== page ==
What's that old saying about imitation and flattery?
I ask because the New York Times Freakonomics blog, hosted by authors Steven D. Levitt and Stephen J. Dubner, has acquired its own resident pilot, one "Captain Steve, an airline pilot for a major U.S. carrier, who will be regularly fielding your questions about any and all aspects of air travel."
I love the reader comments exclaiming what a great and novel idea this "ask a pilot" feature is. Now, why didn't I think of that?
What's funny, sort of, is that Dubner himself once contributed a complimentary blurb on behalf of my book and my work on Salon. "I wish I could fold up Patrick Smith and put him in my suitcase," he wrote. "He seems to know everything worth knowing about flying."
Now, to be clear, I'll take a seat in coach any day rather than share a Samsonite with Dubner's smelly socks, but still I'm flattered. Or, I was flattered, before this "Captain Steve" came along and stole Dubner's heart.
Listen, "Steve," this cannot stand. I'm afraid there's only room for one of us in this cybertown. I propose a duel.
Right away I get bonus points for using my full name, generic as it is, but let's put our answering skills to the test. We'll both reply to 10 commonly asked questions about commercial flying, and allow a panel of impartial readers to vote on whose answers they like better. The winner gets bragging rights and perpetual domain over the racket of providing online air travel expertise. No more knockoffs.
I see that you've already tackled the controversy over air quality in aircraft cabins, as have I. Here's your answer...
And here's mine ...
Allow me to submit the rest ahead of time. How about a heady dissertation on turbulence?
Or, should it come down to a tiebreaker, how about Steve and I square off in a battle of memoir and storytelling? Like this. Or this.
That's the thing. This will be easy for me. I have discussed and re-discussed pretty much all of the most frequently asked questions posed by frequent (or nervous) fliers, and my explanations tend to be a lot longer and more comprehensive than Steve's. I can simply recycle my best material. In fact why have the contest at all?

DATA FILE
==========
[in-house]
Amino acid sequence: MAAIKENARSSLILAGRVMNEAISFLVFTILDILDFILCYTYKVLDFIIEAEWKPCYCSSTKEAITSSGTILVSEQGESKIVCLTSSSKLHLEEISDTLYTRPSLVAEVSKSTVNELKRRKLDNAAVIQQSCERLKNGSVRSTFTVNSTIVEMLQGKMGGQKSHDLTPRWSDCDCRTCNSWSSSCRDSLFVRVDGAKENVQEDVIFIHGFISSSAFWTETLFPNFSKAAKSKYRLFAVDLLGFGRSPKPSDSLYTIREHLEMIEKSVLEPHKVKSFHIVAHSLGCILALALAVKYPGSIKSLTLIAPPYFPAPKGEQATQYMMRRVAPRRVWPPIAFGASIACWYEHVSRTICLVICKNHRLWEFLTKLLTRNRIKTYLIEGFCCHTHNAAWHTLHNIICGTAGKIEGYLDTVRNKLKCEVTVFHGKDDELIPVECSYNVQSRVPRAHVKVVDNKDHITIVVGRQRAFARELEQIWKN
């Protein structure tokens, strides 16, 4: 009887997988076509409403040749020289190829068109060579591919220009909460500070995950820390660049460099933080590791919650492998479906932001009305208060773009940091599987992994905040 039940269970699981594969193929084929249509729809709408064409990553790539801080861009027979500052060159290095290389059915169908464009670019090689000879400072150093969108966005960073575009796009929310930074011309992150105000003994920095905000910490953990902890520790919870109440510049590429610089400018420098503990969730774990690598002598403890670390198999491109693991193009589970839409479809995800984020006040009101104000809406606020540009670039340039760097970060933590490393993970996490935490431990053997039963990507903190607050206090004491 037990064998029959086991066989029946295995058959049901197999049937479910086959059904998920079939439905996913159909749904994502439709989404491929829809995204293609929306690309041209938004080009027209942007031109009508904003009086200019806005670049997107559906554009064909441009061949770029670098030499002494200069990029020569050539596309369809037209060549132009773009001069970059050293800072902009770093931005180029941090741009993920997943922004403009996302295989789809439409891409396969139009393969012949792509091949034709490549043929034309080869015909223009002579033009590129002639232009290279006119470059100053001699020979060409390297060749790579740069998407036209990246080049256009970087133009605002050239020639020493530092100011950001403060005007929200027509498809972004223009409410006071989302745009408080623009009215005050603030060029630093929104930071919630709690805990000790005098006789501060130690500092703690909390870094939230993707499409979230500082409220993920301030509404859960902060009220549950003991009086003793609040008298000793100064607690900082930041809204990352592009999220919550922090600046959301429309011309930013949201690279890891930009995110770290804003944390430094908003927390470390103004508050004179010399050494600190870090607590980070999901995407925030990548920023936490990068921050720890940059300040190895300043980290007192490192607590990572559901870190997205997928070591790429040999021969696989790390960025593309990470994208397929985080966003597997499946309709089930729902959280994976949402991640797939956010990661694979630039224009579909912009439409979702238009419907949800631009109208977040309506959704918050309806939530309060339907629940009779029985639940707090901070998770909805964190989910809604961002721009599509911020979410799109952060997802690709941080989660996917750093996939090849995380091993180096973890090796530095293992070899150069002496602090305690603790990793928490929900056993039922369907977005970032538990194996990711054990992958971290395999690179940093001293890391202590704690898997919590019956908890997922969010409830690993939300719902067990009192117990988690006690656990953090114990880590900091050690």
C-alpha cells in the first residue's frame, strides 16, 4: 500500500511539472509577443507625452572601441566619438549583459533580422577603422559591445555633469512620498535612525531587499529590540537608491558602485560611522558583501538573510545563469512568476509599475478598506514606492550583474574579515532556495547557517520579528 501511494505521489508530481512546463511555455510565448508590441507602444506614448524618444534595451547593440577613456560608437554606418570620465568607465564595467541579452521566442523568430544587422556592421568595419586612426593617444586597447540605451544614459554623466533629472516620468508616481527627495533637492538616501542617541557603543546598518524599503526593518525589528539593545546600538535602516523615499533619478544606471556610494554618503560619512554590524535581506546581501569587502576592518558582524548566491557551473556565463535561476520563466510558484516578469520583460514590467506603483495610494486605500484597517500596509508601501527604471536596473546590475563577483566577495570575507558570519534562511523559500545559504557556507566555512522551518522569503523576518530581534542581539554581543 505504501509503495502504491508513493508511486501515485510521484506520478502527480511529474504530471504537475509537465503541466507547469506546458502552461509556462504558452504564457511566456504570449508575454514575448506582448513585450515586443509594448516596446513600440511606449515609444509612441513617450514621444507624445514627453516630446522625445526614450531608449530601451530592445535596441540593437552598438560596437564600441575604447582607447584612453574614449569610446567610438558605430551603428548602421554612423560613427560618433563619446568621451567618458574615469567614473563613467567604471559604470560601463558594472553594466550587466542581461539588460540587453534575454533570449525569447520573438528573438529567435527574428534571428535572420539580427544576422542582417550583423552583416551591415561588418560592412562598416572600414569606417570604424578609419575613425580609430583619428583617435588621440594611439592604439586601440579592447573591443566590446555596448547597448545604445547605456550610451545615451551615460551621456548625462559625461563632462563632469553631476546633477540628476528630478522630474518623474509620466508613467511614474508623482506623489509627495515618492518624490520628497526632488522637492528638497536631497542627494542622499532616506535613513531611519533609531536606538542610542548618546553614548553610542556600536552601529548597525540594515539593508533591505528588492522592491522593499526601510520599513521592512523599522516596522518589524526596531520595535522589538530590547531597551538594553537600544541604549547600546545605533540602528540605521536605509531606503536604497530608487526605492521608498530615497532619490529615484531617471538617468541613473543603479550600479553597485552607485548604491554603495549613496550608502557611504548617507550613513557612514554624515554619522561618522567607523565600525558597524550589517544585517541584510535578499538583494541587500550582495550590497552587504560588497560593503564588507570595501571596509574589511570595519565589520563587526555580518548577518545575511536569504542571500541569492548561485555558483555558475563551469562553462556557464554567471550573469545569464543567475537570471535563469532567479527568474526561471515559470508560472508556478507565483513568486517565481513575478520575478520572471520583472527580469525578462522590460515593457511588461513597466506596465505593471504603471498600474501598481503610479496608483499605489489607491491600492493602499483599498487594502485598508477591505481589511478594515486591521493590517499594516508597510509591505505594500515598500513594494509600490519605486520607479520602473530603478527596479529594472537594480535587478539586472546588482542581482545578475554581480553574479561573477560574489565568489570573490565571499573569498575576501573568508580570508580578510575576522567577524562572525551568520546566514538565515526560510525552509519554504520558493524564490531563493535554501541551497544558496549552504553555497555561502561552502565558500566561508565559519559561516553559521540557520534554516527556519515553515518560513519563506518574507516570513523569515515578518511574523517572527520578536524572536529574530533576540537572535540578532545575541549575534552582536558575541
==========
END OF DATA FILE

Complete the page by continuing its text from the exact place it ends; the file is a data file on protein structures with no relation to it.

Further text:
Do I sound even more insufferable than usual? I thought so. What I'm trying to say, of course, is that yes, I'm jealous. Can't help it. I was first at this, and I'm rather territorial about it — to a fault probably, as even kidding around I manage to sound like a pompous, petulant jerk.
We've been through this before, some of you might remember. A few years ago, USA Today came up with the not-at-all derivative "Ask the Captain" column, hosted by Meryl Getline, a former United Airlines pilot. Getline wasn't around for very long, unable to compete against my singular blend of trenchant insight, captivating eloquence, keen humor and shameless self-promotion.
Either that or she just got sick of it.
Not me, though. I never run out of fun things to talk about. Even on those occasions when I need to replay some old, previously covered topic (airport security, for one) there's always fresh interest. It's the nature of the business, I suppose. Plainly put, commercial flying is a secretive, sometimes frightening realm that nobody likes, nobody trusts, and yet everybody takes part in. It's fish in a barrel.
Let me give you some advice, "Steve." First, if there's a golden rule to this gig, it's this: Never, ever underestimate the traveling public's disdain for the airlines and its willingness to believe almost every false rumor, exaggerated story and conspiracy theory. A majority of what the public presumes about commercial flying is based on bad information. Conventional wisdom is, for the most part, wrong.
And here's a timesaving tip: You will receive many, many e-mails beginning with the words "Is it true that..." You should have a template e-mail standing by at all times, politely informing the reader that the answer is no.
Now, if you'll excuse me, back to my in box...
Is it true that jetliners have windshield wipers?
I mean yes. This might strike you as quaint, but most airliners are indeed equipped with wipers.
They're used on the ground, and during takeoffs and landings if precipitation is heavy. They are effective at keeping the windscreen clear, but tend to be very noisy. Usually there is a speed restriction (around 200 knots, give or take), above which they should not be turned on. Some planes use a system that instead blows engine-bleed air across the glass.
Cockpit windows are also electrically heated to prevent ice and frost accretion. The individual panels use separate circuits and heating elements so that a failure will affect only one section. Heating also increases flexibility, providing extra protection against bird strikes. The glass is unbelievably strong — bank-teller thick and bolstered by high-strength frames. I once saw a video of maintenance workers attempting — and failing — to shatter a discarded cockpit windscreen with a sledgehammer.
If that all sounds expensive, it is. Swapping out a single cockpit pane can run tens of thousands of dollars.